When the rate was that high there were many, many loopholes. As Ludwig von Mises pointed out, It is tax loopholes which allow way capitalism to breathe.
Christopher Balding tells us (my highlight):
The data itself tells an entirely different story from the idealized 91% tax rate. According to Internal Revenue Service data, presented below on a graph, from 1966 to 1970 the effective tax rate of an average tax payer in the top 1% was 30.85%. Throughout the time period in question, the effective tax rate of the average top 1% never exceeded 35%.
Not surprising, Paul Krugman is among those spreading the myth of a much higher tax rate. Balding again:
It has become a Don Quixote like quest for certain economists to romanticize the higher tax rates on the wealthy. No less than Nobel Prize winners Paul Krugman has written that:
The best estimates suggest that circa 1960 the top 0.01 percent of American paid an effective federal tax rate of more than 70 percent, twice what they pay today.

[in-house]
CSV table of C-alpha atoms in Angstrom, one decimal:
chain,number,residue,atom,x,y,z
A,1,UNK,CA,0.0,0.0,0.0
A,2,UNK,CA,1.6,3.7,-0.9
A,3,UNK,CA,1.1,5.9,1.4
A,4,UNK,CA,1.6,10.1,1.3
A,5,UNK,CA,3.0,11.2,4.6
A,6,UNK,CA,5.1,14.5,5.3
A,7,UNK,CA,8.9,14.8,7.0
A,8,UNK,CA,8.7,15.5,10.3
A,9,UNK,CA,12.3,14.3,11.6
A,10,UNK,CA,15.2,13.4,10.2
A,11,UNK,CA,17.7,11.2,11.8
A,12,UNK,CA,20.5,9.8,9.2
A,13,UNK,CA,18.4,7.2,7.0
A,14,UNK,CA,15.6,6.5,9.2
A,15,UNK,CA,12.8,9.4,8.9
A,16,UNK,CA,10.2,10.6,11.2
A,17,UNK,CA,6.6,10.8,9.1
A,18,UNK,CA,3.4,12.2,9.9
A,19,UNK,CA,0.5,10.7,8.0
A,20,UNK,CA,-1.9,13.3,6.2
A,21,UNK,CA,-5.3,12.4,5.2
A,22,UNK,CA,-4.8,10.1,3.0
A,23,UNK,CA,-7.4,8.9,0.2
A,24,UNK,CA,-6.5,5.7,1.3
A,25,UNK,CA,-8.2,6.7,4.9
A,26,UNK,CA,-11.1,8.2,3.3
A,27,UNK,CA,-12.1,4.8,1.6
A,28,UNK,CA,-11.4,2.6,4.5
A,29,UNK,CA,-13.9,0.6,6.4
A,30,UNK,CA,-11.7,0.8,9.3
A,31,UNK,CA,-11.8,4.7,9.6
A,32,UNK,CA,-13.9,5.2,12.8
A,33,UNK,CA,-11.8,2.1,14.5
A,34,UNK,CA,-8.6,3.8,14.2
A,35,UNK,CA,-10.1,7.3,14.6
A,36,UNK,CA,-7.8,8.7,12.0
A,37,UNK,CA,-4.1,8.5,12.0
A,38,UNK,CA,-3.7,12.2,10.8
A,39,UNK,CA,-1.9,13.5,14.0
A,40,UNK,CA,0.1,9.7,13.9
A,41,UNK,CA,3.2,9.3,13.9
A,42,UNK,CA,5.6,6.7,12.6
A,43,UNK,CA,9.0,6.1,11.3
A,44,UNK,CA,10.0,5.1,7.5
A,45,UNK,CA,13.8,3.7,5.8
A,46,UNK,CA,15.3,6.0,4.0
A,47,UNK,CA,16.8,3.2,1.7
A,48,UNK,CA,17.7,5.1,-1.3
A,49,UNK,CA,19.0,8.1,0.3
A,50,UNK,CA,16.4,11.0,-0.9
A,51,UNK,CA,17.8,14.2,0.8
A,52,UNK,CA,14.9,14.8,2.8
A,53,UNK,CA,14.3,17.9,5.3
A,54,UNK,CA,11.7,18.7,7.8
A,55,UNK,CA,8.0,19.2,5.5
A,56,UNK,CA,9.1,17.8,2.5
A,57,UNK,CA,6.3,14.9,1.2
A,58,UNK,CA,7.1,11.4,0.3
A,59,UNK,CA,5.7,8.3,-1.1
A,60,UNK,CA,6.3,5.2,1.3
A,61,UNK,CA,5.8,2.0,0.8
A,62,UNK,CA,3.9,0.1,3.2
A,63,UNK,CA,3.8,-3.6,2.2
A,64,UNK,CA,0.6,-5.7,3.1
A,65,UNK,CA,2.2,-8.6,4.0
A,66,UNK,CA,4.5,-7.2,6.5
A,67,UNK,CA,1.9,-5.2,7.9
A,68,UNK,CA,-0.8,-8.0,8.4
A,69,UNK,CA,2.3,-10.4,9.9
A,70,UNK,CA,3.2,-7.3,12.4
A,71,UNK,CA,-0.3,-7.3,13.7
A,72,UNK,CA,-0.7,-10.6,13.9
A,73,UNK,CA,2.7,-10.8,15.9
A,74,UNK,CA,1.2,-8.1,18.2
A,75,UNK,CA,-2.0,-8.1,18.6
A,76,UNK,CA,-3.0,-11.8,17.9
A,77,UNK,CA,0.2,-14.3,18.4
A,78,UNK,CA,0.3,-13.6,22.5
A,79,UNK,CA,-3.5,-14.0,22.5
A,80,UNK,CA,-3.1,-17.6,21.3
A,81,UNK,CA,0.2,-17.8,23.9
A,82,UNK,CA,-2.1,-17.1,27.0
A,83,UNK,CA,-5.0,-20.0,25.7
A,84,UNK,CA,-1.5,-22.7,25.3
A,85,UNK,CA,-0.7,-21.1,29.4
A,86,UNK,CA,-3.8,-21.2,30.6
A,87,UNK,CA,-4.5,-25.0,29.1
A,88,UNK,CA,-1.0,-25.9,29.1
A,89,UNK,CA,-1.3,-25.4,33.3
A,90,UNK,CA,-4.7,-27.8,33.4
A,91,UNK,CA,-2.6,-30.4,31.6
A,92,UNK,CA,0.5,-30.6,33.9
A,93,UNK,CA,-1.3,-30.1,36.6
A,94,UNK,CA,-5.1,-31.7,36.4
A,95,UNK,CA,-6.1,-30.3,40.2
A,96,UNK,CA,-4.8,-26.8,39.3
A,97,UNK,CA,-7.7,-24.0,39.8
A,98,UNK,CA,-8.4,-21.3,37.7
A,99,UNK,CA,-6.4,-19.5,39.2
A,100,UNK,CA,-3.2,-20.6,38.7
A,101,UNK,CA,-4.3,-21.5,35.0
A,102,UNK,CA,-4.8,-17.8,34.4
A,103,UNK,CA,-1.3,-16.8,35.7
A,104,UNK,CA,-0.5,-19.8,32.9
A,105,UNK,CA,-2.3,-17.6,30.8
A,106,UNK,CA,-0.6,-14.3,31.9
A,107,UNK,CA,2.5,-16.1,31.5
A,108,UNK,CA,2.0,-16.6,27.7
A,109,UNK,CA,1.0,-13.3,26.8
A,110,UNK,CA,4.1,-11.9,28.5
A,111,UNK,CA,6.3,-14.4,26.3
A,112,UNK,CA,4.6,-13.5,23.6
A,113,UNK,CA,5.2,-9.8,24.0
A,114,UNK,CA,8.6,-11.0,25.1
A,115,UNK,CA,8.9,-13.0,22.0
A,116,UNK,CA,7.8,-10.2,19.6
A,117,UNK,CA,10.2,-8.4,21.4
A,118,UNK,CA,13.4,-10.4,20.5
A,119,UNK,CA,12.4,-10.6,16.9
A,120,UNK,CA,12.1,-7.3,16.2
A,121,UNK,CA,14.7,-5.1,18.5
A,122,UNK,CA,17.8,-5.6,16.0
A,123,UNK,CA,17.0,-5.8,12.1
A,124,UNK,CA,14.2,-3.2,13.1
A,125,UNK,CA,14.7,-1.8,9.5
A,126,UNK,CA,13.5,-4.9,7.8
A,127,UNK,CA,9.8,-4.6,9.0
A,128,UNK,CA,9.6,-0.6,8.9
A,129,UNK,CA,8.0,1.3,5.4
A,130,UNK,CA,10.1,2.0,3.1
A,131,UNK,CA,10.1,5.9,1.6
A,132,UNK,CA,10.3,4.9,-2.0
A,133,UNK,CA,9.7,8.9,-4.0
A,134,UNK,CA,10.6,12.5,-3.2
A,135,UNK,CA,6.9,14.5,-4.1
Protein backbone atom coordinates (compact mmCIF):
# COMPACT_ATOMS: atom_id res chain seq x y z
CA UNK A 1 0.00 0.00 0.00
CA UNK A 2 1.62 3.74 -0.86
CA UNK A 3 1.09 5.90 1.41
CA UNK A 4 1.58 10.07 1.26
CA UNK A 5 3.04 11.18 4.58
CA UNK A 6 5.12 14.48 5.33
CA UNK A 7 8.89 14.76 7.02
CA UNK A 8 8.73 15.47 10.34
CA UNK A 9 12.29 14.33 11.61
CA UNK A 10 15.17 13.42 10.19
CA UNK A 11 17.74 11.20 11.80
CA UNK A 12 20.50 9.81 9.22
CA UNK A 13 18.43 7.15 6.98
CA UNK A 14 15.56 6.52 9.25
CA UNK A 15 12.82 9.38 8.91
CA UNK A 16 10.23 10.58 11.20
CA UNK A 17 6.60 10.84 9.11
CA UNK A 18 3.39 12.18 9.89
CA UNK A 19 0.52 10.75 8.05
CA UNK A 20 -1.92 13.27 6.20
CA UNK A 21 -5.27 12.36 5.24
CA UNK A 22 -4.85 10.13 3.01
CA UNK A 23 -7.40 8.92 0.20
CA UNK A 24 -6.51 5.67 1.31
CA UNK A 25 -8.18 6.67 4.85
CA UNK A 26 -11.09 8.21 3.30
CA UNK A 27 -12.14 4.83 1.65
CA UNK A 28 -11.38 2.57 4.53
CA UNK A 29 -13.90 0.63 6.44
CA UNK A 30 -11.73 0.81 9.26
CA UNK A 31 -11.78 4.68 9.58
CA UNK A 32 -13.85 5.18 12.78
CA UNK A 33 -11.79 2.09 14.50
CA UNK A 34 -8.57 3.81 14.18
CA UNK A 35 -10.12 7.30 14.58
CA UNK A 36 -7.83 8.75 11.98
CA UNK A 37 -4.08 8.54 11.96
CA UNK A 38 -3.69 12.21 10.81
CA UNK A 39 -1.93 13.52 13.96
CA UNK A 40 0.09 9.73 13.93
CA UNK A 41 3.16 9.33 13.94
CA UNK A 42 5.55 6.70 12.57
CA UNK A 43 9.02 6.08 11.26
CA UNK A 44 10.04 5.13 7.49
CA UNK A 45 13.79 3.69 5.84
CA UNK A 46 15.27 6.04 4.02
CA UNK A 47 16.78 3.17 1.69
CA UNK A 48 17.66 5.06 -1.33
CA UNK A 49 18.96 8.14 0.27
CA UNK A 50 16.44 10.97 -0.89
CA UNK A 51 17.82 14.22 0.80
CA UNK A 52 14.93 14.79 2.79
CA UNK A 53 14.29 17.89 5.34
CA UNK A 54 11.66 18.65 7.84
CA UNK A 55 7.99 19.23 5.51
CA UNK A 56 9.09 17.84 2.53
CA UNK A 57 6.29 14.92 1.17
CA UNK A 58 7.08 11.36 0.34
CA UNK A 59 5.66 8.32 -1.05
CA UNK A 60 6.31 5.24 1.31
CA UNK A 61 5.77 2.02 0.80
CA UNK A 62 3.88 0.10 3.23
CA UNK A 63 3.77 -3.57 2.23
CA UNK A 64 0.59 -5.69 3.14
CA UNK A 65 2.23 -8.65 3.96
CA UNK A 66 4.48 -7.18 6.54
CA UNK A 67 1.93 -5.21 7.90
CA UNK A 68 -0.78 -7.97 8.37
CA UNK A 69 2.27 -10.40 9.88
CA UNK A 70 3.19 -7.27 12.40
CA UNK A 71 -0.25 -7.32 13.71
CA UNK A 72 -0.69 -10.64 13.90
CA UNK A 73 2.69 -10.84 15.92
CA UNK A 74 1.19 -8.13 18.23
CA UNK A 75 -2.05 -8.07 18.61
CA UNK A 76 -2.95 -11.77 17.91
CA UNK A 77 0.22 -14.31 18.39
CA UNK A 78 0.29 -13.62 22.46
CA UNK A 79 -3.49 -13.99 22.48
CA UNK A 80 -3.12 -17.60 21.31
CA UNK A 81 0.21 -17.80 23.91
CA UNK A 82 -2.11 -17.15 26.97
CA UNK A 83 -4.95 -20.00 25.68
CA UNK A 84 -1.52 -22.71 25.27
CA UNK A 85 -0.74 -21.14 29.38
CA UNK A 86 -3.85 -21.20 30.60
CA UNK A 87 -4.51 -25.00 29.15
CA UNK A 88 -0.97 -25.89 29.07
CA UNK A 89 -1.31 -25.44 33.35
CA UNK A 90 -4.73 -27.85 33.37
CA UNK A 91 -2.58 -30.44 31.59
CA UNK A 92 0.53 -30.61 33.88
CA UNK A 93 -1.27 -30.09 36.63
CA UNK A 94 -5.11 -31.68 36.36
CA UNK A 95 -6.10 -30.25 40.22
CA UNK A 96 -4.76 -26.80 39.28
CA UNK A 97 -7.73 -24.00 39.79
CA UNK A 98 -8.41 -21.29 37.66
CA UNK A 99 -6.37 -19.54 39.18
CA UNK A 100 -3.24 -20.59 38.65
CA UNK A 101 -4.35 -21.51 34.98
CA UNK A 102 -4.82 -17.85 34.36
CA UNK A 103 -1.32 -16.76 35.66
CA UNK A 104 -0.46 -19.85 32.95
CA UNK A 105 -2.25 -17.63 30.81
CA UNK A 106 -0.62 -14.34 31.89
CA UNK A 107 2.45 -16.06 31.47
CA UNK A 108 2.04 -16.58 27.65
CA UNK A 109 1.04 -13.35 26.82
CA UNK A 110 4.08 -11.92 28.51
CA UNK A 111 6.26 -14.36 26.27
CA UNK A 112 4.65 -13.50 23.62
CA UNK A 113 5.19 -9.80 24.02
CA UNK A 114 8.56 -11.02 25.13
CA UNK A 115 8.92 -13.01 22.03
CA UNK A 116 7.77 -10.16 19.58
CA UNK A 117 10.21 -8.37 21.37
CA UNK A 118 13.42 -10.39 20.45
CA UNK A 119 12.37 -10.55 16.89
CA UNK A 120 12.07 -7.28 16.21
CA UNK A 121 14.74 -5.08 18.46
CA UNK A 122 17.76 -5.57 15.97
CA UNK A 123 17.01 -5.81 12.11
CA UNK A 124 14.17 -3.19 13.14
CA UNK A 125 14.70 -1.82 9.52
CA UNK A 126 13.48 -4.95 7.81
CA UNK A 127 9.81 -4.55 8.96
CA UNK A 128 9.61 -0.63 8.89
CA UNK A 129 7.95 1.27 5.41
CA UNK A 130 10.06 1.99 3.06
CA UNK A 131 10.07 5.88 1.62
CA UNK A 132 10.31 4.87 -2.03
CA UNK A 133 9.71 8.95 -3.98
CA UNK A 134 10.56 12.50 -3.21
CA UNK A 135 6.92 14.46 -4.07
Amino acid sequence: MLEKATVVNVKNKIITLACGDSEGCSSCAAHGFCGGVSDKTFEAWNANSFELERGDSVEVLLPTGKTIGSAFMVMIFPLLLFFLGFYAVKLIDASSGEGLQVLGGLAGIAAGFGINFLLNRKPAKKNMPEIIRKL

The assertion that the top tax rate paid an effective tax rate of more than 70% seems more than bit odd owing solely to the fact that the top nominal rate was 91% from 1960-1963 and then 70-77% the rest of the decade. In other words, Nobel Prize winning economist Paul Krugman is claiming that the average top tax payer was paying an effective tax rate that in some years was higher than the nominal rate.
During next week's Robert Wenzel Show (It's already in the can), you will hear Peter Kuznick, co-author with Oliver Stone, of The Untold History of the United States, spit out this Krugman myth.
(Via Tyler Cowen)